WASHINGTON, D.C. -- Americans were much more upbeat about the U.S. economy in November than they were in October, but are still less confident than they were in the months before the federal government shutdown. Gallup's Economic Confidence Index averaged -25 in November, improving from -35 in October but still below the -19 found in September. November is the first month that the index has improved since May, when it peaked at -7.
The November results are based on Gallup Daily tracking interviews, conducted by landline and cellphone, with more than 14,000 U.S. adults.
Gallup's Economic Confidence Index is based on two components: Americans' assessments of current economic conditions in the U.S. and their perceptions of whether the economy is getting better or worse. The outlook component, which took the greater hit during the shutdown, improved more than the current conditions component last month.
The net economic outlook score last month improved significantly to -27 from -40 in October, but is still nine points off from September's score. The November score represents 34% of Americans who said the economy is getting better and 61% who said it is getting worse.
The net current conditions score rose to -23 in November from -30 in October, and is four points lower than in September. Last month, 16% of Americans said the economy was excellent or good, while 39% said it was poor.
Economic Confidence Rises Across Partisan and Income Groups
Democrats, independents, and Republicans were much more positive about the economy in November than they were in October, when confidence fell across partisan groups. All three party groups showed similar increases in confidence in November, with Gallup's index up 13 points each among Democrats and independents, and up 10 points among Republicans.
Democrats' confidence returned to positive territory this month after falling below zero in October for the first time since January 2012. Overall, Democrats remain significantly more confident in the economy than independents and Republicans.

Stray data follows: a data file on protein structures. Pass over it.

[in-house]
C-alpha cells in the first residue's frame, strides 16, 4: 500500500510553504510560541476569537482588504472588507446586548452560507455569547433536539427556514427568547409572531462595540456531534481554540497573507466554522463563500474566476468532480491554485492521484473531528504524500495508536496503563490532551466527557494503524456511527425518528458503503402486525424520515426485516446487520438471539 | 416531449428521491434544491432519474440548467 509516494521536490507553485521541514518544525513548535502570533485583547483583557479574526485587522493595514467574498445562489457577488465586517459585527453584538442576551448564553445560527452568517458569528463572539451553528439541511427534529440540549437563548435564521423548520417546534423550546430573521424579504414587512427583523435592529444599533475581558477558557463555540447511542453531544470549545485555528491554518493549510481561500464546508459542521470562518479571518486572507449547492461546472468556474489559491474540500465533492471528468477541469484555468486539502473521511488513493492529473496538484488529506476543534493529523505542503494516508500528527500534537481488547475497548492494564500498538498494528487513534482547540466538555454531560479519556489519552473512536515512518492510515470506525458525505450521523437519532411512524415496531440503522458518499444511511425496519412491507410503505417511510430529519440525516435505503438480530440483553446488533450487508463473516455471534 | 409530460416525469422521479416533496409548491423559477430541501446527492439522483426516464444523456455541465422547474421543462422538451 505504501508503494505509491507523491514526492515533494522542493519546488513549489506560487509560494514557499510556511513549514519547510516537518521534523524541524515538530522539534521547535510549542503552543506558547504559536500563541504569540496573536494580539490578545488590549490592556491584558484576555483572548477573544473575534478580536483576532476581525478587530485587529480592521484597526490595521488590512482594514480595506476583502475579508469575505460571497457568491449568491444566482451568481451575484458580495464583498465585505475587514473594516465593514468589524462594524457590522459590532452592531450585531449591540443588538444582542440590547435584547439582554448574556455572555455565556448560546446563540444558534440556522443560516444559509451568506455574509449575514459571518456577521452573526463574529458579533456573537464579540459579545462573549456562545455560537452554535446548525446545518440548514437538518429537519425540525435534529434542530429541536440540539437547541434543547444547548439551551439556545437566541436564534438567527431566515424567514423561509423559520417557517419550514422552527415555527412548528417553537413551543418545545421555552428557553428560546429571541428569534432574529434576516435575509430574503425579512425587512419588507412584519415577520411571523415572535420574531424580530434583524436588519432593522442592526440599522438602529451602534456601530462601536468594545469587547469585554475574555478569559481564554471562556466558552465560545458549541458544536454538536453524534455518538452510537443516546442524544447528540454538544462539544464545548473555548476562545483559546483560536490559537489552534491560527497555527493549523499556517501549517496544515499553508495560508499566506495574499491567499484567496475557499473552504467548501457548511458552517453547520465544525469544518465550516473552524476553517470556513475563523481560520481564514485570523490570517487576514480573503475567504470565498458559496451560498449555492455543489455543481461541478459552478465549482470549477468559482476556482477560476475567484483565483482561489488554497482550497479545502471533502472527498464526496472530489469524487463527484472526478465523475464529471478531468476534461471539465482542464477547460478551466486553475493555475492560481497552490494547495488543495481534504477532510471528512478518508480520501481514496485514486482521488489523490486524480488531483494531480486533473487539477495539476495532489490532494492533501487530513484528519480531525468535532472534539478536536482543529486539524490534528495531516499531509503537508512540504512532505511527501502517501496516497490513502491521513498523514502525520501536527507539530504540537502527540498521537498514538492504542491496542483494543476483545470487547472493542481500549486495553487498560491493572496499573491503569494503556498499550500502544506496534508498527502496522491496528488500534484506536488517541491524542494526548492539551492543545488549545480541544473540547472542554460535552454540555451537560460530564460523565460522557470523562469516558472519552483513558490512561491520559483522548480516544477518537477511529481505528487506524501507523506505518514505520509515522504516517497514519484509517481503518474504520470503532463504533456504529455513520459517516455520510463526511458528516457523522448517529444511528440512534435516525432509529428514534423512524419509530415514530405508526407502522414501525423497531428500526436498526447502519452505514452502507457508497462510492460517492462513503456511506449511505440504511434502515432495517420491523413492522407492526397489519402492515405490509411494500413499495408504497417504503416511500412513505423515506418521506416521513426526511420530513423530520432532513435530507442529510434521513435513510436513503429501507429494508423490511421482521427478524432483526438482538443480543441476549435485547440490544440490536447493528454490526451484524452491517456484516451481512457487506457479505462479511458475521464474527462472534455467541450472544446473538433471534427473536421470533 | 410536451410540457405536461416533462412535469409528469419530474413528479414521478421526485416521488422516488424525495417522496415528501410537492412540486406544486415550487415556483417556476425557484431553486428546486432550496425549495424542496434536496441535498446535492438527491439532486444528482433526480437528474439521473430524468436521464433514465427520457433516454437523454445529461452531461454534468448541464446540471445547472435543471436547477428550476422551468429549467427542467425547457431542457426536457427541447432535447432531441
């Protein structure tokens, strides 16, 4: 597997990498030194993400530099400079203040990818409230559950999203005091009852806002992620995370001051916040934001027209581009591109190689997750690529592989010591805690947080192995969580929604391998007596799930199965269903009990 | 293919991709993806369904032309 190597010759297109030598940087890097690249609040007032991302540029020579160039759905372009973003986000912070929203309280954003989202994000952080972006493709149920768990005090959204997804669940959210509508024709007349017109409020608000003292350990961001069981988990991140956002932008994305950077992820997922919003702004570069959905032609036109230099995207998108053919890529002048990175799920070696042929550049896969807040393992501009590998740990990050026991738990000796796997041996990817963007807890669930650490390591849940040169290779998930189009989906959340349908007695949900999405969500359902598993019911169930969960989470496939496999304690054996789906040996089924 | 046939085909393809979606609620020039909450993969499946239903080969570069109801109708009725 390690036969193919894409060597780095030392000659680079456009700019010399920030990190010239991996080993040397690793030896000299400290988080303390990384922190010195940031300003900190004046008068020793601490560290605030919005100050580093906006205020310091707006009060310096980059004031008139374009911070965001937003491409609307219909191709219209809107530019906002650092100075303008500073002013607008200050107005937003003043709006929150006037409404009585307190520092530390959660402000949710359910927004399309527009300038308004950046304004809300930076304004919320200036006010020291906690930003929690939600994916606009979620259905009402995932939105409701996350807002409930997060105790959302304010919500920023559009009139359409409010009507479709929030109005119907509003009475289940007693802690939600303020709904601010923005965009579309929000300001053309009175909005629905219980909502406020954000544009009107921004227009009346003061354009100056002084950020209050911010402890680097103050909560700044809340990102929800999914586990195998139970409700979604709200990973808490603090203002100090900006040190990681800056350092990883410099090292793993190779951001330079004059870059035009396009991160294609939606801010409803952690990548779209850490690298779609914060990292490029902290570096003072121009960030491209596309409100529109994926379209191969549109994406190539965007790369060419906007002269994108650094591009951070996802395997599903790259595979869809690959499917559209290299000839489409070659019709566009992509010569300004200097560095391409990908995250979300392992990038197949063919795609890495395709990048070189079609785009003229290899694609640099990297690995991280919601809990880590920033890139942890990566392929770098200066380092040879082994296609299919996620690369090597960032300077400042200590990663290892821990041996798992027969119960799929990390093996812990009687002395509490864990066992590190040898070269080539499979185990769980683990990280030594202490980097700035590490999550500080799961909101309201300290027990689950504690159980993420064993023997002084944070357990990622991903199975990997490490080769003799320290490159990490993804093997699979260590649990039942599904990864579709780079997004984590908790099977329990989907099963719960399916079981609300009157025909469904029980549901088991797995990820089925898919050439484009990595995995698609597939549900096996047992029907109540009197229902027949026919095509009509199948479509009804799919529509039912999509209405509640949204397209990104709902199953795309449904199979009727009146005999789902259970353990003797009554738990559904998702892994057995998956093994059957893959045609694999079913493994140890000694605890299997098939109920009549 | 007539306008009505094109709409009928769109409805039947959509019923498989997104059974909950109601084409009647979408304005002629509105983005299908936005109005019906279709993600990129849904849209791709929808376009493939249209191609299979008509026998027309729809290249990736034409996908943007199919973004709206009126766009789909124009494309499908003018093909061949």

Economic confidence also increased in November across income groups, but remains below pre-shutdown levels. Upper-income Americans' confidence averaged -16 in November and has been stuck in negative territory since August, after entering positive territory for the first time in May. Middle- and lower-income Americans' confidence has not been on the plus side since Gallup began tracking economic confidence daily in 2008.
The October government shutdown profoundly affected Americans' economic confidence, and even more than a month after it ended, their confidence has not yet fully recovered. Still, the index's November improvement of 10 points shows that Americans' confidence is more resilient now than it was after the 2011 debt crisis and the 2008-2009 economic recession. While U.S. stock prices plummeted after those events, they set record highs in November, which may have boosted consumer confidence.
In addition to feeling more positive about the economy last month, Americans also reported spending slightly more than they did in October. These may be positive signs for holiday spending in the weeks ahead.
Gallup.com reports results from these indexes in daily, weekly, and monthly averages and in Gallup.com stories. Complete trend data are always available to view and export in the following charts:
Read more about Gallup's economic measures.
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Results for this Gallup poll are based on telephone interviews conducted Nov. 1-30, 2013, on the Gallup Daily tracking survey, with a random sample of 14,285 adults, aged 18 and older, living in all 50 U.S. states and the District of Columbia.
For results based on the total sample of national adults, the margin of sampling error is ±2 percentage points at the 95% confidence level.
Interviews are conducted with respondents on landline telephones and cellular phones, with interviews conducted in Spanish for respondents who are primarily Spanish-speaking. Each sample of national adults includes a minimum quota of 50% cellphone respondents and 50% landline respondents, with additional minimum quotas by region. Landline and cell telephone numbers are selected using random-digit-dial methods. Landline respondents are chosen at random within each household on the basis of which member had the most recent birthday.
Samples are weighted to correct for unequal selection probability, nonresponse, and double coverage of landline and cell users in the two sampling frames. They are also weighted to match the national demographics of gender, age, race, Hispanic ethnicity, education, region, population density, and phone status (cellphone only/landline only/both, and cellphone mostly). Demographic weighting targets are based on the March 2012 Current Population Survey figures for the aged 18 and older U.S. population. Phone status targets are based on the July-December 2011 National Health Interview Survey. Population density targets are based on the 2010 census. All reported margins of sampling error include the computed design effects for weighting.
In addition to sampling error, question wording and practical difficulties in conducting surveys can introduce error or bias into the findings of public opinion polls.
For more details on Gallup's polling methodology, visit www.gallup.com.